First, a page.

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Berenice Abbott, Photographs At Martin Gropius-Bau Museum, Berlin

September 14, 2016. NEW POST GOES UP EVERY WEDNESDAY, by Jack Dziamba
Abbott- New York

Abbott- New York


As Anne Morin, the curator of Berenice Abbott, Photographs writes in the September 14, 2016 issue of L’Oeil de la Photographie,

“The work of Berenice Abbott (1898-1991) played a decisive role in the history of photography and offered a new way to understand its language. She helped to relieve the medium of any comparison to painting; photography started to exist independently and according to its own characteristics.”

“Furthermore, Berenice Abbott left her mark in the history of photography in another way. Her name is inseparable from that of French photographer Eugène Atget (1857-1927), whose work she promoted in Europe and the United States.”

She discovered it in Paris, where she lived in the 1920’s before returning to New York in 1929, and Atget remained an important reference for Abbott throughout her life.”

Abbott- Grand Central Station


   Abbott- Grand Central Station


“Known in the 1920s and ‘30s in the avant-garde circles of Paris and New York as an activist in favor of recognizing documentary photography as art, Abbott never ceased to examine aspects of realism and modernism through her work, as in Changing New York (1935 – 1939), an attempt at “documentary interpretation” of the architectural transformation that New York underwent in the 1930s.”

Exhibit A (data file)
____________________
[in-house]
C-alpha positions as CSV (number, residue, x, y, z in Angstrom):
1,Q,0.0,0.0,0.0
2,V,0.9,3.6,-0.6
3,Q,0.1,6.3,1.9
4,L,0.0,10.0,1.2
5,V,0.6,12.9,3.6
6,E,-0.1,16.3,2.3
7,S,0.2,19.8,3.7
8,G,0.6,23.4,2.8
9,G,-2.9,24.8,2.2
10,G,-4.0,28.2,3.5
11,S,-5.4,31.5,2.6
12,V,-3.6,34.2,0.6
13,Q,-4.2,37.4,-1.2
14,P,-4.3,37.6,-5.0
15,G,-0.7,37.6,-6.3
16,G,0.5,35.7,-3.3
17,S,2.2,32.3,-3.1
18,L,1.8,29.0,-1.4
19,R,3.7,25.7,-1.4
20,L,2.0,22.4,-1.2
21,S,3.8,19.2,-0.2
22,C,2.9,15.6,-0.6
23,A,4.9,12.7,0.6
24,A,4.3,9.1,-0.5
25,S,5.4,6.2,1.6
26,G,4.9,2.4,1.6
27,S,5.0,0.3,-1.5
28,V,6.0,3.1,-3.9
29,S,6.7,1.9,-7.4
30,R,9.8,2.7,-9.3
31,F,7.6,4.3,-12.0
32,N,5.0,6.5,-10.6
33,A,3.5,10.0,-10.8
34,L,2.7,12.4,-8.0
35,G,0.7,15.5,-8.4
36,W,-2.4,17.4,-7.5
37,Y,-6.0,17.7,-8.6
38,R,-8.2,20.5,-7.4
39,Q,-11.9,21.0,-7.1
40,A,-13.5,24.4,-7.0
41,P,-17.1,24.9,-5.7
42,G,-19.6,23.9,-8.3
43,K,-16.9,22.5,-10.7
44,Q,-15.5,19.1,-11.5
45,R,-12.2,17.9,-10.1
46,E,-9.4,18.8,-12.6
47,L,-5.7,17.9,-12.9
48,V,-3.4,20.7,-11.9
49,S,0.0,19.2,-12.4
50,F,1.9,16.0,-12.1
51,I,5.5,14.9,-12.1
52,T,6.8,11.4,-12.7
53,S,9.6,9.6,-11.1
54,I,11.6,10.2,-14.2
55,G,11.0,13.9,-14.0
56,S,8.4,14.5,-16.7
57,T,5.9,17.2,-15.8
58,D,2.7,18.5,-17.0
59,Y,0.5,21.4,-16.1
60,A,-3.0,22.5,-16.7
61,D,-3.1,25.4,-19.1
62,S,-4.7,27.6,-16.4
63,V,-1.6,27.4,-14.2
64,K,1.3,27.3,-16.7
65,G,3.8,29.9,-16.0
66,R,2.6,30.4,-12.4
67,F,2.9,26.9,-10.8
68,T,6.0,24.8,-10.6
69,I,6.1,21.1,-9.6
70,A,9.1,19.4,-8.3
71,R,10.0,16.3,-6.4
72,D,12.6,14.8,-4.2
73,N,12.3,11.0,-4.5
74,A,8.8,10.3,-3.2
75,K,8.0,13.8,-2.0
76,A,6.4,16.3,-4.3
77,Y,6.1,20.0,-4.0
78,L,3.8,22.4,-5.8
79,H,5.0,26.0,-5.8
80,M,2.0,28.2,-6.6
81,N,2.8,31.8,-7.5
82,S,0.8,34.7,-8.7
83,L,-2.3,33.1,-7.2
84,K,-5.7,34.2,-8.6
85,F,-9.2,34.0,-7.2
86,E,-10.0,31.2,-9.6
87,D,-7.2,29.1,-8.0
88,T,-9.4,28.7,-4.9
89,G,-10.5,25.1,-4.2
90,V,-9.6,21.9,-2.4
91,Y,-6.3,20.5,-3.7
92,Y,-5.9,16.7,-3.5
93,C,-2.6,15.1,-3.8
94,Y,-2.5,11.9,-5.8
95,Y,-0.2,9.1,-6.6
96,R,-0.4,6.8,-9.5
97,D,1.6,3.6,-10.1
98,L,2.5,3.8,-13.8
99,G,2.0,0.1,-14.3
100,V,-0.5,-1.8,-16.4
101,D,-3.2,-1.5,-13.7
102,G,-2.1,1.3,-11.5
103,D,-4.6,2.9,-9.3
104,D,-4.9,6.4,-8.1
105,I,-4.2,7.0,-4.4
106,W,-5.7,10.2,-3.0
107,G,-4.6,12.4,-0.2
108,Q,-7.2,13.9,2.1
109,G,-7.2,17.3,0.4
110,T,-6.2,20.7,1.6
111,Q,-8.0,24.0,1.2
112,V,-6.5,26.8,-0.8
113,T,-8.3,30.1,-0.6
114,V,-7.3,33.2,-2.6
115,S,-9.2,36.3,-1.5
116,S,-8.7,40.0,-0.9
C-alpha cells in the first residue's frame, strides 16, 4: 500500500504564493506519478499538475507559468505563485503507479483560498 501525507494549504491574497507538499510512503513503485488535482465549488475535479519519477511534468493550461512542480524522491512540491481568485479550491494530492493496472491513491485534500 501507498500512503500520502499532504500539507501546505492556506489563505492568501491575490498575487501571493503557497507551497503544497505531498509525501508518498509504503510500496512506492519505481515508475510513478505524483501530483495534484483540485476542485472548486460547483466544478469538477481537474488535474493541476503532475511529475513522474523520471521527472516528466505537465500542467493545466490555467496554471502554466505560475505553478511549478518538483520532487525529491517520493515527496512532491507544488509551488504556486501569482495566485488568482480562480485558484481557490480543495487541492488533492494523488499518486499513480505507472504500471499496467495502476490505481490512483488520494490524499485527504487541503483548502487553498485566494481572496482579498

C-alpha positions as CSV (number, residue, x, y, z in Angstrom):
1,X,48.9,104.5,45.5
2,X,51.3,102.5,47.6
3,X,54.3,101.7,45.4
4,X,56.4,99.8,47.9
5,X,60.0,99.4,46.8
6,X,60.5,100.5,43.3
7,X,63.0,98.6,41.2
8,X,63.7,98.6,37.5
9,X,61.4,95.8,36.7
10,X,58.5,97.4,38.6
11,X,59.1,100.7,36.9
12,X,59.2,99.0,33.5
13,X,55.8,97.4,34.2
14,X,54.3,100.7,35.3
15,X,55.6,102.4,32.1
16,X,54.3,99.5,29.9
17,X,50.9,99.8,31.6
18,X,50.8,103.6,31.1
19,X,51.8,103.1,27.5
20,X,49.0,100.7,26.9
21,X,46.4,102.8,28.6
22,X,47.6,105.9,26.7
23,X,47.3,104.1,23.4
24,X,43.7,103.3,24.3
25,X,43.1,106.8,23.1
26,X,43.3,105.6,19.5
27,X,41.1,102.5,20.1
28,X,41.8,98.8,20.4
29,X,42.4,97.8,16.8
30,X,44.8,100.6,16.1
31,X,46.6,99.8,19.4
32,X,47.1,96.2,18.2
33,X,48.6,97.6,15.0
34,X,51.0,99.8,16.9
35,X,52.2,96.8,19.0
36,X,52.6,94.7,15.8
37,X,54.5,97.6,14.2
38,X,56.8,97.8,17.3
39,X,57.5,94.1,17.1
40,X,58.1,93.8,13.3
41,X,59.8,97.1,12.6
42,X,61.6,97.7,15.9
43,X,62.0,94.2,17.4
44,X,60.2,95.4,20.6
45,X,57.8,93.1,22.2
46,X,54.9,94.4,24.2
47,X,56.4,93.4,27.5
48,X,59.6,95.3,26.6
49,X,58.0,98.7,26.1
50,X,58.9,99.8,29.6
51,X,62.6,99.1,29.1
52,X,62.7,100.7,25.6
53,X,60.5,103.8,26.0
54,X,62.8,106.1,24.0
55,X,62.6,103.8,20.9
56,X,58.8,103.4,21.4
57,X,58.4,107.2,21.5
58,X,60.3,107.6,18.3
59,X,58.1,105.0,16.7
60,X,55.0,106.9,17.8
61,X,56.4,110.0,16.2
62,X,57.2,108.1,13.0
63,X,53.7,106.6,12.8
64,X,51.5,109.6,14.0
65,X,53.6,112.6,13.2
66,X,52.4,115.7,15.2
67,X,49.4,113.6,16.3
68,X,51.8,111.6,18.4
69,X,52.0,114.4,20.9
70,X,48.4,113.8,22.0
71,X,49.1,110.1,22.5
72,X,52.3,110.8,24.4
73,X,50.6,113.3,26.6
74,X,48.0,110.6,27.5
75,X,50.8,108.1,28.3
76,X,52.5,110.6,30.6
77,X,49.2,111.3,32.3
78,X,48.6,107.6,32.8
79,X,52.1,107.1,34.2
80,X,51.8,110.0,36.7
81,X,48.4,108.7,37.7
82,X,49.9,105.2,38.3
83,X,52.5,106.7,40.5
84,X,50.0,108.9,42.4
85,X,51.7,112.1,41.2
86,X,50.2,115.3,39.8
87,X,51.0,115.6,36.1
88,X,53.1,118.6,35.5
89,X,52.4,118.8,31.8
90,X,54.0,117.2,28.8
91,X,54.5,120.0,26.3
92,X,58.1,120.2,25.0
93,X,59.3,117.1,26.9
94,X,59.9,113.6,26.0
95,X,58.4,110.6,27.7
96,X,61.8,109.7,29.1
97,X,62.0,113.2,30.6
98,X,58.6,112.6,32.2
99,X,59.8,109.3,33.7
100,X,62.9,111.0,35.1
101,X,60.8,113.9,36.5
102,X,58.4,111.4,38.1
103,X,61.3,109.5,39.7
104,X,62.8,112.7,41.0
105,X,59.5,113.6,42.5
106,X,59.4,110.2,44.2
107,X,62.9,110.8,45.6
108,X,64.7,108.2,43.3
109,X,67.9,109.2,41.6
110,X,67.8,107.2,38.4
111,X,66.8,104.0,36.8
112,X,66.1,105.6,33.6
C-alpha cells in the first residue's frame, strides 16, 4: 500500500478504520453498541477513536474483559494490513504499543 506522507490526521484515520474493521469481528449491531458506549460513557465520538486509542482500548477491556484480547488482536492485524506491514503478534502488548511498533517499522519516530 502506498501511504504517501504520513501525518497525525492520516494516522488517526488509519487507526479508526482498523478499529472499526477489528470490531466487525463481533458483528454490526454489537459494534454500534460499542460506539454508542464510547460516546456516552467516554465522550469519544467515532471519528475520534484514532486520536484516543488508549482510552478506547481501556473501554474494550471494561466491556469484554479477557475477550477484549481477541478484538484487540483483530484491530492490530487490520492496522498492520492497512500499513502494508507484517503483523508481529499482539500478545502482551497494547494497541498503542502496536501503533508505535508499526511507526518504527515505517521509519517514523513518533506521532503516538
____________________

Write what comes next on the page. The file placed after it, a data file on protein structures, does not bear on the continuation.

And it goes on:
In Paris,

Abbott-joyce“In Paris, she “worked first, as an assistant for Man Ray in his studio in Montparnasse; then, as a portrait photographer. Celebrities of all kinds and nationalities passed through her studio: the writers André Gide, Jean Cocteau and James Joyce; Sylvia Beach, owner of the famous Parisian English-language bookstore Shakespeare & Company; Jane Heap and Margaret C. Anderson, editors of the literary magazine The Little Review; the American composer George Antheil or the Japanese painter Foujita.”








“The notion of documentary would become prominent in the America in the mid-1930s. We find in the scientific work that Abbott developed later, in the 1940s and ‘50s, the same idea of documenting the invisible by photographing the wave motion of matter and light, and their many emanations.”


The work of artists such as Berenice Abbott, Eugène Atget, and Man Ray shows that their way of “seeing the world” is timeless. This view of the world Their images will be cherished by everyone, everywhere, and for all time.

Martin Gropius-Bau Museum,Niederkirchnerstraße 7,10963 Berlin, Germany http://www.museumsportal-berlin.de/

One comment on “Berenice Abbott, Photographs At Martin Gropius-Bau Museum, Berlin

  1. Fantastic Post! Love her work, especially the portraits. Your piece speaks to me!

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